In writing of Robert Aickman's collections, I struggle to find a way of adequately expressing the potentially conflicting ideas that a given book is more of the same from him, and yet that 'same' continues to be extraordinary. Thus I can scarcely review The Unsettled Dust in any meaningful way without regurgitating thoughts on his other works.

These eight stories could therefore be des
Inigo Thornton
May 27, 2019 rated it did not like it  ·  review of another edition
Very very very low-key story-telling. I had a hard time finishing more than two stories, losing myself in what seemed to me an endless series of unneccessary details. I get that it's all meant to build up dread or suspense slowly - and in earlier times, with nothing else to read, it might have worked; but I need to be kept more interested on the way these days, especially if I'm not sure that I'm going to be rewarded eventually. Which, in the two stories I actually got through, I really wasn't. ...more
Aug 30, 2020 added it
I enjoyed this anthology a lot more than the first collection of Aickman's works I read (The Wine-Dark Sea). Aickman's understated strangeness that often has no explanation and no satisfactory conclusion is absolutely without compare and the very stodgy British-ness of his prose accentuates the strangeness in a really effective way. Highlights for me were "Bind Your Hair," "The Cicerones," and "Ravissante" although there really isn't a particularly weak story in the collection. ...more
Oct 23, 2018 rated it it was amazing
Aickman is incredible. This might be my favourite of the Faber collections. The Stains, The Next Glade, and The Houses of The Russians are all stellar works of strange fiction. Every sentence feels perfect and pregnant with meaning and mystery. Having read all of the Faber editions, I'm seriously considering collecting the Tartarus hardbacks, containing as they do some of his lesser known pieces. ...more
asif khan
Sep 26, 2018 rated it really liked it
Charming collection of not-quite ghost stories, which follows the formula of someone meeting a ghost person or even a ghost building then realising it's a ghost then coming to terms with it very quickly. ...more
Logan Noble
Apr 12, 2021 rated it it was amazing  ·  review of another edition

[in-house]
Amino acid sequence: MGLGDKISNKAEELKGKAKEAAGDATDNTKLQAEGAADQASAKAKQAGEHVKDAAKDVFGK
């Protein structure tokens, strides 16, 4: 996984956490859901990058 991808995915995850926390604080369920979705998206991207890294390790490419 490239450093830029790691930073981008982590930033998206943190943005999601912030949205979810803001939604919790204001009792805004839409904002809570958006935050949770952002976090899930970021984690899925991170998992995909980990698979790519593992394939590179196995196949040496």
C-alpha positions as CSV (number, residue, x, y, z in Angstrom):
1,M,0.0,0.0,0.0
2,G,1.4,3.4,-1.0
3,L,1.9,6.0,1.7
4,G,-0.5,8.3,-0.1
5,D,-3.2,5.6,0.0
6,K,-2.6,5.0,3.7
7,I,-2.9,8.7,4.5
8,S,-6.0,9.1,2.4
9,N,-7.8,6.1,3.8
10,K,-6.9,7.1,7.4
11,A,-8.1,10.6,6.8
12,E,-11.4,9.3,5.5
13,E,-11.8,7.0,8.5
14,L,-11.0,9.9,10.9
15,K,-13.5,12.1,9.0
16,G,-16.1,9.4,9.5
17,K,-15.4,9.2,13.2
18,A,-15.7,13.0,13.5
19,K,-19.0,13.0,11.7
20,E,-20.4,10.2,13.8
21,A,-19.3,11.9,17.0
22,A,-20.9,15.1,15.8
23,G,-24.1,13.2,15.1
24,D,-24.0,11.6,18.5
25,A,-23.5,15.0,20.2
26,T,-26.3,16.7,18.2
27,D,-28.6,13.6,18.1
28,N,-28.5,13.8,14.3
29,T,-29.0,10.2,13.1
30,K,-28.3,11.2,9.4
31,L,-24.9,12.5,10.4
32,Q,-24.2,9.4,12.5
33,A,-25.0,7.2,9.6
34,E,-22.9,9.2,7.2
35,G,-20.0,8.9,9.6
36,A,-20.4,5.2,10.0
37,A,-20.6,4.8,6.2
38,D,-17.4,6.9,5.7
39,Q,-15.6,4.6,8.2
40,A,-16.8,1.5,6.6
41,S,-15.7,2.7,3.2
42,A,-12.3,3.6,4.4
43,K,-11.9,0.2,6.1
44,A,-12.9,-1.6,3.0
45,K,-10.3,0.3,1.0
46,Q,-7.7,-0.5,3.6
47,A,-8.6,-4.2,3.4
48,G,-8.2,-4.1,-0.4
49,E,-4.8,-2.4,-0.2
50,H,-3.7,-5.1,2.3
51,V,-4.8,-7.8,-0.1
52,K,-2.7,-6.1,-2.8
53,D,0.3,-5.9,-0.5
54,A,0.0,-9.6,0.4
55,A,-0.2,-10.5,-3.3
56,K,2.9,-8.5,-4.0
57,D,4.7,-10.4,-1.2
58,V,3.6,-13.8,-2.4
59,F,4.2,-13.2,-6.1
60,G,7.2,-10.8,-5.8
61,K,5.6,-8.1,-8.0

Robert Aickman’s fiction endlessly bucks convention and somehow terrifies and entertains in equal measure. The House of the Russians and The Stains stood out to me in this collection. These Faber books are quite excellent.
Annie Neugebauer
Jun 06, 2019 rated it really liked it  ·  review of another edition
Shelves: 2019
Not well suited to audio; I need to give Aickman a fair chance and read some more of his work in print.
Dec 10, 2019 rated it really liked it  ·  review of another edition
No Stronger Than a Flower - 7
The Cicerones - 4
Ravissante - 7
The House of the Russians - 6
The Unsettled Dust - 9
Bind Your Hair - 6
The Next Glade - 6
The Stains - 6
The Unsettled Dust ~ ★★★★
The Houses of the Russians ~ ★★★★
No Stronger than a Flower ~ ★★★★
The Cicerones ~ ★★★★★
The Next Glade ~ ★★★★
Ravissante ~ ★★★★★
Bind Your Hair ~ ★★★★★
The Stains ~ ★★★★★
Suzie Grogan
Aug 03, 2020 rated it really liked it  ·  review of another edition
The strangest collection of short stories I have ever read. Disturbing, unfathomable in places, yet wholly satisfying in a haunting and undefinable way. Wonderful writing.
Lawrence Binnie
Highlights: ‘The Cicerones’, ‘The Next Glade’, ‘The Stains’.
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Author of: close to 50 "strange stories" in the weird-tale and ghost-story traditions, two novels (The Late Breakfasters and The Model), two volumes of memoir (The Attempted Rescue and The River Runs Uphill), and two books on the canals of England (Know Your Waterways and The Story of Our Inland Waterways).

Co-founder and longtime president of the Inland Waterways Association, an organization that